'Laws Exist To Stop Home Violence'


Tribune Staff Reporter


GROWING concerns over the prevalence of domestic violence has prompted Social Services Minister Melanie Griffin to remind the public of existing legislation designed to intervene in “toxic relationships”.


Melanie Griffin

Speaking at the Ministry on Friday, Mrs Griffin took note of the negative impact domestic violence has on its victims, who often feel “conflicted and trapped” – especially if the victim is a “church woman”.

She urged victims and anyone who knows about a case of domestic violence in progress, to call police immediately.
“The recent headline of the horrific murder of a young mother and other stories of domestic violence this week are indeed a cause for major concern in our communities and in particular among young women,” Mrs Griffin said.

“As the minister with responsibility for Social Services and the Bureau of Women’s Affairs, I take this opportunity to inform the community that there in a mechanism in place to assist victims and other persons who live in fear of domestic violence.”

This “mechanism” is the Domestic Violence (Protection Orders) Act of 2007 which offers protection not only to women, but also to men and children who are experiencing any form of domestic violence – “whether that violence is physical, psychological, sexual or financial,” she explained.

The Act brings cases before the courts within 48 hours, criminalises stalking and harassment, and mandates the police to intervene and help victims, she said.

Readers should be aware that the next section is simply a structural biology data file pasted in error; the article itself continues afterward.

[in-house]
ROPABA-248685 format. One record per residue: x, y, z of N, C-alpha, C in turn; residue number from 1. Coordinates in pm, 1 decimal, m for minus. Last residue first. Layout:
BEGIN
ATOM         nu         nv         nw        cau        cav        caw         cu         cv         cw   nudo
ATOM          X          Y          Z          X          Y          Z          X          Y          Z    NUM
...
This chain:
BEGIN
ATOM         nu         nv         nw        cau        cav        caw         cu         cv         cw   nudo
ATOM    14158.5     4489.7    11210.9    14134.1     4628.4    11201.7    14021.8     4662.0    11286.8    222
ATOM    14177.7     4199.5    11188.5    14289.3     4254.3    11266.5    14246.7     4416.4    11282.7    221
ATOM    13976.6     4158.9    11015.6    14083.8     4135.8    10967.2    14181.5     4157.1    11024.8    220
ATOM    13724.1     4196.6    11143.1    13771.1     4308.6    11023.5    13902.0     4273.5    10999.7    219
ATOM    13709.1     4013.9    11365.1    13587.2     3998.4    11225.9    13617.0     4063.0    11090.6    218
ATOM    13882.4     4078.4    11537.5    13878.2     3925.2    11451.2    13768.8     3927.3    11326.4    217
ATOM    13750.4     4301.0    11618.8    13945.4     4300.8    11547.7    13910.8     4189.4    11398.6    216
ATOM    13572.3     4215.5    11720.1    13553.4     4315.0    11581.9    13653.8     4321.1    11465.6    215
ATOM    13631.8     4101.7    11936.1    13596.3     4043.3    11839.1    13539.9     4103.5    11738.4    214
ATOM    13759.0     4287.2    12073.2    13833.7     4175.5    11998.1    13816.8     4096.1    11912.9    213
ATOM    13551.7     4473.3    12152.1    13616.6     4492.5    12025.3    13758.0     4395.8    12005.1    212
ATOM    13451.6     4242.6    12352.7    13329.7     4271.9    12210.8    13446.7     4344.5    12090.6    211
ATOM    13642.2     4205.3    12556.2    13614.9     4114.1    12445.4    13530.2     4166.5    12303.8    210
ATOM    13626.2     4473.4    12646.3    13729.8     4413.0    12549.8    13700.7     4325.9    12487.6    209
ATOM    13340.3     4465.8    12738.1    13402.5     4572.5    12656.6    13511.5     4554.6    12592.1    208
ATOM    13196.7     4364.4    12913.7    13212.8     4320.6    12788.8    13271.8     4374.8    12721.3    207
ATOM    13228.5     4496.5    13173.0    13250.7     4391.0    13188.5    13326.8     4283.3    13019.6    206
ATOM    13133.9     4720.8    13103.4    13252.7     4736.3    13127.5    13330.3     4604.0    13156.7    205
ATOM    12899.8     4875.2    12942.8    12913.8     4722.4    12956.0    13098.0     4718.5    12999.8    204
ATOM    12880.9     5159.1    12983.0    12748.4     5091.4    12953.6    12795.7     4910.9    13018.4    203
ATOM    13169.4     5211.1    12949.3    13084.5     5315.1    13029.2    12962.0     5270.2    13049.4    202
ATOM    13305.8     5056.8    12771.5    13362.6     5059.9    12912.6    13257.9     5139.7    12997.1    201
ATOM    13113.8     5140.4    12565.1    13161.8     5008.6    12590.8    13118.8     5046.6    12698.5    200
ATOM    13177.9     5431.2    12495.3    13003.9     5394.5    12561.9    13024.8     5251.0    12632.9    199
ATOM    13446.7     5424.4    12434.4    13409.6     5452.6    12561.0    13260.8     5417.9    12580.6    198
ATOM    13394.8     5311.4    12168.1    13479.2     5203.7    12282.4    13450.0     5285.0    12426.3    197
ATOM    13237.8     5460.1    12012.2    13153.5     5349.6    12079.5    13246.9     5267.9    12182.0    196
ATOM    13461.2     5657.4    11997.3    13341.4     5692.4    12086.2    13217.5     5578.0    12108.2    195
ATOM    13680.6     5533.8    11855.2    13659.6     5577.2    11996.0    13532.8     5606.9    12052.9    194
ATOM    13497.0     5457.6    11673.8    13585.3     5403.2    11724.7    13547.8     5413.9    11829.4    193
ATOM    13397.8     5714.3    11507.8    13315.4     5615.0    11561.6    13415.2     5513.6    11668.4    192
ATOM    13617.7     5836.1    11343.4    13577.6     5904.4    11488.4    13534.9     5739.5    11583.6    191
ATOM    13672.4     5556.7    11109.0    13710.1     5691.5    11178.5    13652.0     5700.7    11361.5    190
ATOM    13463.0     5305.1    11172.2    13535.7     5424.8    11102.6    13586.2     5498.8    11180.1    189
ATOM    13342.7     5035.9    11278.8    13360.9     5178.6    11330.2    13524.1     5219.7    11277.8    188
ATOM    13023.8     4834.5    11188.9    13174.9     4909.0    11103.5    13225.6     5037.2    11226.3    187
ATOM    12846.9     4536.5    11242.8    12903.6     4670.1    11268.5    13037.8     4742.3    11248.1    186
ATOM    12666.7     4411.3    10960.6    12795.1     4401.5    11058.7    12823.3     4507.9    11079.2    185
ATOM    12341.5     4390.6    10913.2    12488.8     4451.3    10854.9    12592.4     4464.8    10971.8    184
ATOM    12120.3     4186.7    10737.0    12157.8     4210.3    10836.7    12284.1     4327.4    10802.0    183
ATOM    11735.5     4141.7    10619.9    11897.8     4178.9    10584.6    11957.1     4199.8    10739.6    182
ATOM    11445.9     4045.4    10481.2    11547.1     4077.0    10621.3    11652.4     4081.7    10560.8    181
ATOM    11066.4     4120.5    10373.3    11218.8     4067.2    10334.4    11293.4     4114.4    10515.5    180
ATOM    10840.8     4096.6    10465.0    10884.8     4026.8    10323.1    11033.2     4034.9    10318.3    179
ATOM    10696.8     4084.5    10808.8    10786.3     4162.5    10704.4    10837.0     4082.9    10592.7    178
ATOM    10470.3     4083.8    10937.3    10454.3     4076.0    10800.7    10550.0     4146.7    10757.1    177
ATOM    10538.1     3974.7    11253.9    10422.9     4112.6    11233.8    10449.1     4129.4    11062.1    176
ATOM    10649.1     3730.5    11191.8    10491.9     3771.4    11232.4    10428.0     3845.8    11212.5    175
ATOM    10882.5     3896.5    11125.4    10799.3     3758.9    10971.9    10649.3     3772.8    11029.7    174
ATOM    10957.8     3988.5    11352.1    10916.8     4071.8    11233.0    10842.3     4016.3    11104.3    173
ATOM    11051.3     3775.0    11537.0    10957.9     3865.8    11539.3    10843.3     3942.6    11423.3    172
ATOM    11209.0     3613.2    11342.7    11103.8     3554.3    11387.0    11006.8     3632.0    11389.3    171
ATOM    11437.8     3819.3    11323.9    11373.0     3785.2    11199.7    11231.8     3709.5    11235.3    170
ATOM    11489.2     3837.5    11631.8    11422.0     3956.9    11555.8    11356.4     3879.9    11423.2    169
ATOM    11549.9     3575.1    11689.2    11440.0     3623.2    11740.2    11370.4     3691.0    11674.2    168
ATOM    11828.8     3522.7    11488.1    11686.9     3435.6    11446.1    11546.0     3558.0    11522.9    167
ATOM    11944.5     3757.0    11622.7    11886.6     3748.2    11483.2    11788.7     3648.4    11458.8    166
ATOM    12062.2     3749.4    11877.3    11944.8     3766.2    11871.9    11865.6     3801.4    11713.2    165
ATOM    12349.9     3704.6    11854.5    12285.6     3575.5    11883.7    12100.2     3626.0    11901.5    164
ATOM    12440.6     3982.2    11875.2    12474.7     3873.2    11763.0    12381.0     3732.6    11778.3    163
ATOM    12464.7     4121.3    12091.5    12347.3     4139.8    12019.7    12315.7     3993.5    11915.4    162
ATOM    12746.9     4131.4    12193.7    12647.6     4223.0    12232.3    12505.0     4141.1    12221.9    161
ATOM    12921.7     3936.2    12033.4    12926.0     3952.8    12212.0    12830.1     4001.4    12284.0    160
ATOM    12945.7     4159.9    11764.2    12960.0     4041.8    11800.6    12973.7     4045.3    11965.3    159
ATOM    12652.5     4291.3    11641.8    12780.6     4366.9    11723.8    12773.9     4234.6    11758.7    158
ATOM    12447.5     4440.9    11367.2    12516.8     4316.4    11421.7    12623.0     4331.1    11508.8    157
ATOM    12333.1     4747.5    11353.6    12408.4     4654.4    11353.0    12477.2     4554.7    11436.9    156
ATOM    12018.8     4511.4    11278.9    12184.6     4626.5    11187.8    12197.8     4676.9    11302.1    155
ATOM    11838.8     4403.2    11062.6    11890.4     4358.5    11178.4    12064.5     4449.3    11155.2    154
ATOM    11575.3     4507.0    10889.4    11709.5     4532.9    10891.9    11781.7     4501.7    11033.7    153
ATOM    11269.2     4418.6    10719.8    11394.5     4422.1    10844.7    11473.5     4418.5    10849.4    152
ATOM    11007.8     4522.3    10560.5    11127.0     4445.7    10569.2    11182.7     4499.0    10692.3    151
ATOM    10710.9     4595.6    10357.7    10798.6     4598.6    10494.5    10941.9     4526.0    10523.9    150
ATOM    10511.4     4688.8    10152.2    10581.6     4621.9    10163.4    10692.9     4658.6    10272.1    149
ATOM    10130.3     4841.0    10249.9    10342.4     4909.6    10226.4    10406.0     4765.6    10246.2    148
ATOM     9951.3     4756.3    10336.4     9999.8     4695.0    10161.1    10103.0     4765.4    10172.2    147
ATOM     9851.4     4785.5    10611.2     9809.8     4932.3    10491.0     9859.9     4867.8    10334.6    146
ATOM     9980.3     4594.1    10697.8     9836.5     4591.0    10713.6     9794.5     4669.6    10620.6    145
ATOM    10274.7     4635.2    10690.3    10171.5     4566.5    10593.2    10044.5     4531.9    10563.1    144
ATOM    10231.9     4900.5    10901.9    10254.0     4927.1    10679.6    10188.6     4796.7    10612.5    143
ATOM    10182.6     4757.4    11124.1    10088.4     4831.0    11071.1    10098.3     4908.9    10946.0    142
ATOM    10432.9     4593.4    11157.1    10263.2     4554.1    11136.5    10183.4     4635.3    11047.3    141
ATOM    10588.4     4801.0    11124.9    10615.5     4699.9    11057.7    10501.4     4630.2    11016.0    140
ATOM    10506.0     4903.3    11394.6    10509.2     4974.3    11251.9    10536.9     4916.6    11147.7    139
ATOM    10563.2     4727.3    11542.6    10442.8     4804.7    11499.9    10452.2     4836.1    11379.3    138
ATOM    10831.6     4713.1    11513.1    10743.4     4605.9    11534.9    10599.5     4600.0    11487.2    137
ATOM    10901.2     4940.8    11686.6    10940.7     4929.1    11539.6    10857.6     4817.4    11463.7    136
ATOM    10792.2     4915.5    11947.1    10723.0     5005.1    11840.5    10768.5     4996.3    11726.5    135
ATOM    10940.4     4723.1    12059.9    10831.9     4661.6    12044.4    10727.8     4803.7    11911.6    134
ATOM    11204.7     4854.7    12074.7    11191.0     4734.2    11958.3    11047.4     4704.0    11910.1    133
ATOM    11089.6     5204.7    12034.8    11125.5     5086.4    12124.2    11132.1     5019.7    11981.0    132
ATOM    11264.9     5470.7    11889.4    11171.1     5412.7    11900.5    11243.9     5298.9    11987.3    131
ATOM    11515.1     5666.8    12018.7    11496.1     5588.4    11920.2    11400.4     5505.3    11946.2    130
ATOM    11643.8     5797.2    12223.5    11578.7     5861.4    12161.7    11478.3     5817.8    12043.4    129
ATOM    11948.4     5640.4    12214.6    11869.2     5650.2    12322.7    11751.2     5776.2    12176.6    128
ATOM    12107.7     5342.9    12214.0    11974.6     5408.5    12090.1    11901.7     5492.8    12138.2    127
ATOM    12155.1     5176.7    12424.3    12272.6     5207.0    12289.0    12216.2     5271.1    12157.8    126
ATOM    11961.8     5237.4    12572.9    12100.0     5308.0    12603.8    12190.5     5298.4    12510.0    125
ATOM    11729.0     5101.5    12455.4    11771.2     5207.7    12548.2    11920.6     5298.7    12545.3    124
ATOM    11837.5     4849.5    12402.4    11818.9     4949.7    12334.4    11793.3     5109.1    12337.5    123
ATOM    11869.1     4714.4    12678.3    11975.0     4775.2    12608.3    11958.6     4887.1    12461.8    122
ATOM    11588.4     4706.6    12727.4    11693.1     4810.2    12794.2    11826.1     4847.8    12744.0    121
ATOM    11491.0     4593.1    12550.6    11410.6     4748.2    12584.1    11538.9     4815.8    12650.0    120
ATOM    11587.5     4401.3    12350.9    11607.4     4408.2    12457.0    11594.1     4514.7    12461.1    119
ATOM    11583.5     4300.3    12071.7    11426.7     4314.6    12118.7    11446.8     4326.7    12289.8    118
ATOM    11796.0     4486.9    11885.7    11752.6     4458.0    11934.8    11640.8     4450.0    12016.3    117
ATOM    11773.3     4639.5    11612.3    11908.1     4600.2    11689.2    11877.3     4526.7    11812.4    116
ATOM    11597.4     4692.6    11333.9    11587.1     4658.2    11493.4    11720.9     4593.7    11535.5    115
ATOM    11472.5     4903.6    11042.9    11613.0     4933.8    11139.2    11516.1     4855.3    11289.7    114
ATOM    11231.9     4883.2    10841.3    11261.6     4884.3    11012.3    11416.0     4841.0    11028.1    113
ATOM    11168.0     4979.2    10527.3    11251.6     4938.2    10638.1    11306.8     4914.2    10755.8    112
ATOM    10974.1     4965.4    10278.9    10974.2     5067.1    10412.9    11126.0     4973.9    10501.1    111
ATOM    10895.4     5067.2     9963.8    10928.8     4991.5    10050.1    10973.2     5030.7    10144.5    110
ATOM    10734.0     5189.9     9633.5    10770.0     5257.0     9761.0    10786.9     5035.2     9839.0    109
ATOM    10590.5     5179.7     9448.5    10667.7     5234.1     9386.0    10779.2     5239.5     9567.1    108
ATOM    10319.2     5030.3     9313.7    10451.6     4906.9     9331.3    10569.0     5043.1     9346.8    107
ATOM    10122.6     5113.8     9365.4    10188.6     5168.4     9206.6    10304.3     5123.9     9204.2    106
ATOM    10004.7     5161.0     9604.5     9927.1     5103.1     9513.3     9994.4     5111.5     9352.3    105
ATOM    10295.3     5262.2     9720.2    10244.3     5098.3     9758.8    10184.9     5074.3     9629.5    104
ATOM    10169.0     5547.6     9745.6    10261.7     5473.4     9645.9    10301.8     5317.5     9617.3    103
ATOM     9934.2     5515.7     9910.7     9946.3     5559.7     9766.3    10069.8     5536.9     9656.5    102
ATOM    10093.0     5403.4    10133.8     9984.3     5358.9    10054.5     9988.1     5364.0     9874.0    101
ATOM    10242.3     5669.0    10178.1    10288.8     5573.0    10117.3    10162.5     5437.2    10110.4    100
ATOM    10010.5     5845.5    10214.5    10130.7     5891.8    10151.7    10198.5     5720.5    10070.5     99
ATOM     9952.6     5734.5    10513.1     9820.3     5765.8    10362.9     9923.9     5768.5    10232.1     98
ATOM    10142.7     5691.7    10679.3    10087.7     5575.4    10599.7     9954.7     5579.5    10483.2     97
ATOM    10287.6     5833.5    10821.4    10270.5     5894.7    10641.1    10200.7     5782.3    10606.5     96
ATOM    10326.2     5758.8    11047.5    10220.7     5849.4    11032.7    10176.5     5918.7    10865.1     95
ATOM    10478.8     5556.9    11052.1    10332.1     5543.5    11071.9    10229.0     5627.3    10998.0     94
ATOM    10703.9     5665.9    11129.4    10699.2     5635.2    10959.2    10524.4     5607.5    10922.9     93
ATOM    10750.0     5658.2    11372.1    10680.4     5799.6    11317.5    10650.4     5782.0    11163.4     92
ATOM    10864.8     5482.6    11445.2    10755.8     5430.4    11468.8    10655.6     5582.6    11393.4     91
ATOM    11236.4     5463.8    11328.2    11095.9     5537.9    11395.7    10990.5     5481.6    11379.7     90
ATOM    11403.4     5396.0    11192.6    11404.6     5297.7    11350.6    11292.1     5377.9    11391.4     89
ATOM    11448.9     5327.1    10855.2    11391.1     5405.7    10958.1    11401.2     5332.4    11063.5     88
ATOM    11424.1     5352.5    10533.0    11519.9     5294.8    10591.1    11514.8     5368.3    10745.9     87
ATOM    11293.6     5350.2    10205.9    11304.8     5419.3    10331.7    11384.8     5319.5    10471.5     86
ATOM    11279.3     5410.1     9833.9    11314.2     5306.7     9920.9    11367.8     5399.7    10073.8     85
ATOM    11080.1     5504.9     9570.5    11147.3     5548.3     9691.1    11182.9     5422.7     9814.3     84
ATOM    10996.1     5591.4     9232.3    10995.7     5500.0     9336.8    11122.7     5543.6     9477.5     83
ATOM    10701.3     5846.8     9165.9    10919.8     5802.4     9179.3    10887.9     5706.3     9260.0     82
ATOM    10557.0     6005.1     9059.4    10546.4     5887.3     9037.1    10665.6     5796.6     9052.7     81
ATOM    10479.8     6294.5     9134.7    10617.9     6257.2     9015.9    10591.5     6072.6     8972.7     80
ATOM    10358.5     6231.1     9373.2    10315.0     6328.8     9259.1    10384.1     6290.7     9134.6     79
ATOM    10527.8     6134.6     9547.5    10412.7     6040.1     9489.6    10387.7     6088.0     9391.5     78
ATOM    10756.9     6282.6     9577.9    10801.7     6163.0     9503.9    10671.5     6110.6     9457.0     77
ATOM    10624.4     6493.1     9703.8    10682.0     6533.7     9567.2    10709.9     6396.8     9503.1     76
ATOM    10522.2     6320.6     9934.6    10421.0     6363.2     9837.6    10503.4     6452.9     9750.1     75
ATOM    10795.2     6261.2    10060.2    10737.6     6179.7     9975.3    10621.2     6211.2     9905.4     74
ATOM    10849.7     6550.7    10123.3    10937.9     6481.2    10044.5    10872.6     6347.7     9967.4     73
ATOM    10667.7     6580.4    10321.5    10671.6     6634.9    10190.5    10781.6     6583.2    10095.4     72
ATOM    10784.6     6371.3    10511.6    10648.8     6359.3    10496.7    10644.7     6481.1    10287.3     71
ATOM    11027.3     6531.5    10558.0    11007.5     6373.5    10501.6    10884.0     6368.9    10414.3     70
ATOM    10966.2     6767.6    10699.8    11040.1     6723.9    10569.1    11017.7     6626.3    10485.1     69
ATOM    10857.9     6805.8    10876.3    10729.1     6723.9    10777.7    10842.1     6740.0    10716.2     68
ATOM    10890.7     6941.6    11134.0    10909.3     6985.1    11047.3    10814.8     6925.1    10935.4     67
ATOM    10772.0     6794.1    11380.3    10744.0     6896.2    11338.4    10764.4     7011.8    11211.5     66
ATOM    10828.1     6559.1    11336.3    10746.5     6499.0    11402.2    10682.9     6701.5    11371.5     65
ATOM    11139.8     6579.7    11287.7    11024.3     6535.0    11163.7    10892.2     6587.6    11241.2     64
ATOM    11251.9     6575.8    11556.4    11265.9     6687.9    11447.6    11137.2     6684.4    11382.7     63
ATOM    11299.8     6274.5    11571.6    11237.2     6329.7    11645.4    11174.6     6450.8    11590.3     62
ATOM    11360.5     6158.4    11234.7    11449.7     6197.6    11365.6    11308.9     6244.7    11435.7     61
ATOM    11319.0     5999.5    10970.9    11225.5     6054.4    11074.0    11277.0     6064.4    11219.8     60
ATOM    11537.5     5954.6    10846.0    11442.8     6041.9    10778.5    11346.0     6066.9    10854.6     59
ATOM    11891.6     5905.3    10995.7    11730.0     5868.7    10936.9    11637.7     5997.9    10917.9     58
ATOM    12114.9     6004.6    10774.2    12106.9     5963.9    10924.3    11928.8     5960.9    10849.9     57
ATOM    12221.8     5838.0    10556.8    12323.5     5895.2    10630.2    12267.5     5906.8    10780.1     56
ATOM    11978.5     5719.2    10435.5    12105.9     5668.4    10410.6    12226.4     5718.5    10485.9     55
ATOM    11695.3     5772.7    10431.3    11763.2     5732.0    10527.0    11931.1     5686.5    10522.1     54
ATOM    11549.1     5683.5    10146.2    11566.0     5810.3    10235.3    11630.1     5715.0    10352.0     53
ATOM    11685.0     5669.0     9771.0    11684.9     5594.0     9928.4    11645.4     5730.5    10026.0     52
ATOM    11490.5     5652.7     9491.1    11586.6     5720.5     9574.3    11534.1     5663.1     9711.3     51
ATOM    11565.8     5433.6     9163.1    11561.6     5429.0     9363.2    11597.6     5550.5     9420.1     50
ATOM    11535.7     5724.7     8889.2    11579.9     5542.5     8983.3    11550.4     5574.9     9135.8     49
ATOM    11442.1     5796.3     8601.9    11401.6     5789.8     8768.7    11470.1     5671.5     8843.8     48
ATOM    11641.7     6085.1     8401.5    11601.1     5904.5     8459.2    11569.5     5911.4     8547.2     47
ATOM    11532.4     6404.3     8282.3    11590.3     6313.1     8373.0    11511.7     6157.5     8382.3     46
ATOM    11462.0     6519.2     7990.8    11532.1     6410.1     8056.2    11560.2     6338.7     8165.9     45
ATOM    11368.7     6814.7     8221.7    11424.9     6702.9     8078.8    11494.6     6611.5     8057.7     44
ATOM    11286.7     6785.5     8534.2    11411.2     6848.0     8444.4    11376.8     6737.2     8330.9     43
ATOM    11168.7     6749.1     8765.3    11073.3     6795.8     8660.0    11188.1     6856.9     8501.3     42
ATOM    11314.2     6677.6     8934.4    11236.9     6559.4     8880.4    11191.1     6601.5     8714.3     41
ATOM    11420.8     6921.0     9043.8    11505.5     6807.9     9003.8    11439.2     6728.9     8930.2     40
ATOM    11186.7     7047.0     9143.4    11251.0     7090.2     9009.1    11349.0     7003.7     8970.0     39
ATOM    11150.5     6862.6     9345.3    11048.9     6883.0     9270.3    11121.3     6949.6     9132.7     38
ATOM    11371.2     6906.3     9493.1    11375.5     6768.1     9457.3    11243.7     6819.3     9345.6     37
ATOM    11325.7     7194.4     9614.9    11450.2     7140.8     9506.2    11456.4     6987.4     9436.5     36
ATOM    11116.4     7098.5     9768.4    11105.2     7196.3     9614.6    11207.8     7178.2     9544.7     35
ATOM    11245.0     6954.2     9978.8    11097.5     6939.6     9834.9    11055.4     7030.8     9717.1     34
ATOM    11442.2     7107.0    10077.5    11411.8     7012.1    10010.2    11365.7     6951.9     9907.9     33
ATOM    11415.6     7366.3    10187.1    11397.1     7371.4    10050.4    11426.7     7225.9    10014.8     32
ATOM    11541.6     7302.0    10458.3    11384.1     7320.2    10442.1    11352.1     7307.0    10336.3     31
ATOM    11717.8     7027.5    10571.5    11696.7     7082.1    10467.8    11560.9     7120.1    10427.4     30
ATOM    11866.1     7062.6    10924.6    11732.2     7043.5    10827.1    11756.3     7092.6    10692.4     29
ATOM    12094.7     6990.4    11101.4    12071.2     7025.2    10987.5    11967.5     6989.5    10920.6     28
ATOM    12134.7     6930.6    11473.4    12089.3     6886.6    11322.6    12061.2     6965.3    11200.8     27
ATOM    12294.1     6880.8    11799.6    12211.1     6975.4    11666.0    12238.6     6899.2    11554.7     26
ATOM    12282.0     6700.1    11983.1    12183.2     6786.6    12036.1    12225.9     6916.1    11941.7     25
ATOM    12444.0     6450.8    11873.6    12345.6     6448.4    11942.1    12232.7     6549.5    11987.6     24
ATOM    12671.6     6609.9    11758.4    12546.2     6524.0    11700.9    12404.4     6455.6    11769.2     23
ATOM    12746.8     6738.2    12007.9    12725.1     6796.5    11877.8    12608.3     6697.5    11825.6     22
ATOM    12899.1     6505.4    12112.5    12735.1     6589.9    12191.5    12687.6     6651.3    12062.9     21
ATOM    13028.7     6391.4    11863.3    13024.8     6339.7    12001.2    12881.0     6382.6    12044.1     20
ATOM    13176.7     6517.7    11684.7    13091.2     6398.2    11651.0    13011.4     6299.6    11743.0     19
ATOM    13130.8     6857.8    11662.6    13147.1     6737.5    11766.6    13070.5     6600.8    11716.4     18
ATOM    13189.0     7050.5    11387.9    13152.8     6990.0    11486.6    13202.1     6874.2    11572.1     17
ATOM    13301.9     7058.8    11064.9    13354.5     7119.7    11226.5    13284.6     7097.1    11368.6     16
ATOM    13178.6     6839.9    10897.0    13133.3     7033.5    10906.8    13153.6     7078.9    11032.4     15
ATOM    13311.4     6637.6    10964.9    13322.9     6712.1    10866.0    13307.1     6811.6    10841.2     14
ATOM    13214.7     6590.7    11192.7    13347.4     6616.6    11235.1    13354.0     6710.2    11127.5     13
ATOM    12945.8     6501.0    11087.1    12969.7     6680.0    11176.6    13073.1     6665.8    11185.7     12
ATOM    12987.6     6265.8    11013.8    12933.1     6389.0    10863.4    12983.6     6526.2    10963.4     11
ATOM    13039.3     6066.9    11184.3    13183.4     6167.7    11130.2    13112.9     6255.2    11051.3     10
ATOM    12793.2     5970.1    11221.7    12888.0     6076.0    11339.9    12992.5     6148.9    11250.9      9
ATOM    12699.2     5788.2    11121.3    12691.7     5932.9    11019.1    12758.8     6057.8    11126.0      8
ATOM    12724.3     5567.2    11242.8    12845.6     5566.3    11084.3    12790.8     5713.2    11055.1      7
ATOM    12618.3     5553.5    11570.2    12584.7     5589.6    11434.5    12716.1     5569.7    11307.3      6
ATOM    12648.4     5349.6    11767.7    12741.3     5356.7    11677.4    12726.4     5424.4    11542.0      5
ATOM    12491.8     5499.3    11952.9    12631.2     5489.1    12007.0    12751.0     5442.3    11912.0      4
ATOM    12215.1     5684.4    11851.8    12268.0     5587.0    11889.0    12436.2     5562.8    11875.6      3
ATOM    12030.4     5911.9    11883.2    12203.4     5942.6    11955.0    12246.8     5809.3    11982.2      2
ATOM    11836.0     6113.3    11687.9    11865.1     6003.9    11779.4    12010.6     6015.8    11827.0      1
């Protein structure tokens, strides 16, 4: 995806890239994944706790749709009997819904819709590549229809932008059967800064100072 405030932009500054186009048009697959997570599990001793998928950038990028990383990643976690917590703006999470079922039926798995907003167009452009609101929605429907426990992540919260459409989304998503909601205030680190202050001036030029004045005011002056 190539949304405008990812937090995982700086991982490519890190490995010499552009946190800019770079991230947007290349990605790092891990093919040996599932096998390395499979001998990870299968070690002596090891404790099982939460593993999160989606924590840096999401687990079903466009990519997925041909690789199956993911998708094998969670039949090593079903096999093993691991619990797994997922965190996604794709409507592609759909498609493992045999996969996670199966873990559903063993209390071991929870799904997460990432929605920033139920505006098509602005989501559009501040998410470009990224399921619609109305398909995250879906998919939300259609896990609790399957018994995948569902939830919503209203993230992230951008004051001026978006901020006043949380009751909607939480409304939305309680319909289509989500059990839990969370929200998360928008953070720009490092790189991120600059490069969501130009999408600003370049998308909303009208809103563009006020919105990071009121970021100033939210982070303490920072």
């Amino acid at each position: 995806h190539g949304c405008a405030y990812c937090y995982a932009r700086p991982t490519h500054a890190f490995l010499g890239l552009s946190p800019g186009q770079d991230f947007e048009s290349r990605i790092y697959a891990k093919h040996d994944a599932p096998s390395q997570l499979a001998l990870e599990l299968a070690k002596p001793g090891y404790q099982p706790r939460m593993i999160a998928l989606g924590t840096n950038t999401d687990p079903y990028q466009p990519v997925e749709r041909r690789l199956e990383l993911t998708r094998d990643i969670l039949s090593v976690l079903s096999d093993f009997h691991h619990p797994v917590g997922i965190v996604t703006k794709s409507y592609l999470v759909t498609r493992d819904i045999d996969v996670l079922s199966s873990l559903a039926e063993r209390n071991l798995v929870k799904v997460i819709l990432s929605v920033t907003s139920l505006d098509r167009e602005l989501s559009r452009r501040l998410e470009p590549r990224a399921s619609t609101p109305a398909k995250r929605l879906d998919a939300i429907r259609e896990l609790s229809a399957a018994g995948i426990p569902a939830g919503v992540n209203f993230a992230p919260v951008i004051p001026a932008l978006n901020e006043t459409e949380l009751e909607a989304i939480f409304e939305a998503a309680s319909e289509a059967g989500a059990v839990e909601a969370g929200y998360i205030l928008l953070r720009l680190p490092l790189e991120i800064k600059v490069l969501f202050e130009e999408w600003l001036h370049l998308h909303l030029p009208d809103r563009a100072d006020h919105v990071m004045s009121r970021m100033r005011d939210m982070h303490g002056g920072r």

“Especially important,” she said, the Act can “save relationships and the family” because it gives the magistrate powers to order the parties to received intervention and counselling, and also informs the perpetrator of violence of the consequences if they continue the abuse that brought the victim to court for help.

“When the person who hurts you, whose violence you fear, is not a stranger who walks down the street, but someone close to you, someone you live with, someone you have loved and shared your life with, it makes the hurt and pain even deeper,” Mrs Griffin said.

“If you are a woman of faith, a church woman, you may feel even more conflicted and even trapped. Remember that no one deserves to suffer abuse at the hands of another let alone a family member.

“You may be scared, afraid and even ashamed and embarrassed to talk about it, but know that you do not need to let any of these feelings paralyse you or stop you from seeking help. Report it to the police. I am advised that the police now have the Protection Order forms, established under the Act in police stations. The forms are also available in the court that deals with these cases – Court Three.”

The minister also spoke on her Ministry’s new campaign, “Domestic Violence is Everybody’s Business”, which seeks to raise awareness on the issue.

“We recognise that the price of being raised in a violent family is one that is costly not only for the victim but for society as a whole,” Mrs Griffin said. “We recognise that violence is learned behaviour and most often learned in the family.

“It is our hope that this campaign will end the tolerance of violence in families and inculcate a climate of peace, love and respect in our nation.”

Victims of domestic violence or anyone who is aware of cases of domestic violence should contact the Family Services Division of the Social Services Ministry on 322-2763 (toll free), 323-0171, or 422-2763; or Health Social Services on 356-4468 or 356-3350.

These agencies will assist victims in securing shelter, food and travel; preparing Protection Orders; arranging family counselling; finding employment; and “other essentials that might be required.”


Use the comment form below to begin a discussion about this content.

Sign in to comment